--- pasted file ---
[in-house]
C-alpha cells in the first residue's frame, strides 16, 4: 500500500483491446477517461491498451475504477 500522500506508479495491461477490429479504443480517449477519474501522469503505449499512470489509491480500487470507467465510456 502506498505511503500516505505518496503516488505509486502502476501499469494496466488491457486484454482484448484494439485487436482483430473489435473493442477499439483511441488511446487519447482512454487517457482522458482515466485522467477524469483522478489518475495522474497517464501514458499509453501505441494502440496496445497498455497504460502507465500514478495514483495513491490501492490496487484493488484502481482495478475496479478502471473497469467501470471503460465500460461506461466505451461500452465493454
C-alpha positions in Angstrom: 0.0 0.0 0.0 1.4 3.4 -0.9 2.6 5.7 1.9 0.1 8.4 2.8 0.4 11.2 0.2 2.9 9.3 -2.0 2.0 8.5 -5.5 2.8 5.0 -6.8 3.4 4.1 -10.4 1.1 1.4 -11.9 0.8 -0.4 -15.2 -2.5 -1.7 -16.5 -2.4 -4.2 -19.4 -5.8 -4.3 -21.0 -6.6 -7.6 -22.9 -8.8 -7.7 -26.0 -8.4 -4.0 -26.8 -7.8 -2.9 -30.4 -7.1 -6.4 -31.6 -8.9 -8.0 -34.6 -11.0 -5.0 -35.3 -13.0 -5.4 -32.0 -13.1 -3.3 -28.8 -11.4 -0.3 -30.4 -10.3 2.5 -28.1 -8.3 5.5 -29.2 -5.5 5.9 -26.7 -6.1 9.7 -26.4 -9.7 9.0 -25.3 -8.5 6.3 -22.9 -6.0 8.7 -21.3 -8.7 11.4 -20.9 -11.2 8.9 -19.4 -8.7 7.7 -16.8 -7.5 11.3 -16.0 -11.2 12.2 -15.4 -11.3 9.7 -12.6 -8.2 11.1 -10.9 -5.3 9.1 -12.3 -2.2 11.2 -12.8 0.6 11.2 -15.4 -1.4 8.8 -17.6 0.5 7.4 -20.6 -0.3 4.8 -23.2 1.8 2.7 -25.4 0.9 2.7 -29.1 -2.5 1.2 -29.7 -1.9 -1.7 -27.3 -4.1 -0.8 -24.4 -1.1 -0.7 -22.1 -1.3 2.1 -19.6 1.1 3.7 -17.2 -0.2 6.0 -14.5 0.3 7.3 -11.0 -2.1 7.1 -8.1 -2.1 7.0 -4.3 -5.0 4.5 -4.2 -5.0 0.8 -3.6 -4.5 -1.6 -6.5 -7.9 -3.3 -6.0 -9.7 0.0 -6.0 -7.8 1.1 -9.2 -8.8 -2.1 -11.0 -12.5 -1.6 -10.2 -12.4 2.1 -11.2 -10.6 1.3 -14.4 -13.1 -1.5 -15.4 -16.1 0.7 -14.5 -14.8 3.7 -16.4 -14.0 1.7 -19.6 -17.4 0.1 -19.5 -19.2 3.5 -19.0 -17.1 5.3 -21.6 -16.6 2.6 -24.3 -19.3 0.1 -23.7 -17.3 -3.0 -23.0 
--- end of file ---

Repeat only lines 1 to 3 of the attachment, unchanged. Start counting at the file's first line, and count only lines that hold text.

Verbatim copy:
[in-house]
C-alpha cells in the first residue's frame, strides 16, 4: 500500500483491446477517461491498451475504477 500522500506508479495491461477490429479504443480517449477519474501522469503505449499512470489509491480500487470507467465510456 502506498505511503500516505505518496503516488505509486502502476501499469494496466488491457486484454482484448484494439485487436482483430473489435473493442477499439483511441488511446487519447482512454487517457482522458482515466485522467477524469483522478489518475495522474497517464501514458499509453501505441494502440496496445497498455497504460502507465500514478495514483495513491490501492490496487484493488484502481482495478475496479478502471473497469467501470471503460465500460461506461466505451461500452465493454
C-alpha positions in Angstrom: 0.0 0.0 0.0 1.4 3.4 -0.9 2.6 5.7 1.9 0.1 8.4 2.8 0.4 11.2 0.2 2.9 9.3 -2.0 2.0 8.5 -5.5 2.8 5.0 -6.8 3.4 4.1 -10.4 1.1 1.4 -11.9 0.8 -0.4 -15.2 -2.5 -1.7 -16.5 -2.4 -4.2 -19.4 -5.8 -4.3 -21.0 -6.6 -7.6 -22.9 -8.8 -7.7 -26.0 -8.4 -4.0 -26.8 -7.8 -2.9 -30.4 -7.1 -6.4 -31.6 -8.9 -8.0 -34.6 -11.0 -5.0 -35.3 -13.0 -5.4 -32.0 -13.1 -3.3 -28.8 -11.4 -0.3 -30.4 -10.3 2.5 -28.1 -8.3 5.5 -29.2 -5.5 5.9 -26.7 -6.1 9.7 -26.4 -9.7 9.0 -25.3 -8.5 6.3 -22.9 -6.0 8.7 -21.3 -8.7 11.4 -20.9 -11.2 8.9 -19.4 -8.7 7.7 -16.8 -7.5 11.3 -16.0 -11.2 12.2 -15.4 -11.3 9.7 -12.6 -8.2 11.1 -10.9 -5.3 9.1 -12.3 -2.2 11.2 -12.8 0.6 11.2 -15.4 -1.4 8.8 -17.6 0.5 7.4 -20.6 -0.3 4.8 -23.2 1.8 2.7 -25.4 0.9 2.7 -29.1 -2.5 1.2 -29.7 -1.9 -1.7 -27.3 -4.1 -0.8 -24.4 -1.1 -0.7 -22.1 -1.3 2.1 -19.6 1.1 3.7 -17.2 -0.2 6.0 -14.5 0.3 7.3 -11.0 -2.1 7.1 -8.1 -2.1 7.0 -4.3 -5.0 4.5 -4.2 -5.0 0.8 -3.6 -4.5 -1.6 -6.5 -7.9 -3.3 -6.0 -9.7 0.0 -6.0 -7.8 1.1 -9.2 -8.8 -2.1 -11.0 -12.5 -1.6 -10.2 -12.4 2.1 -11.2 -10.6 1.3 -14.4 -13.1 -1.5 -15.4 -16.1 0.7 -14.5 -14.8 3.7 -16.4 -14.0 1.7 -19.6 -17.4 0.1 -19.5 -19.2 3.5 -19.0 -17.1 5.3 -21.6 -16.6 2.6 -24.3 -19.3 0.1 -23.7 -17.3 -3.0 -23.0 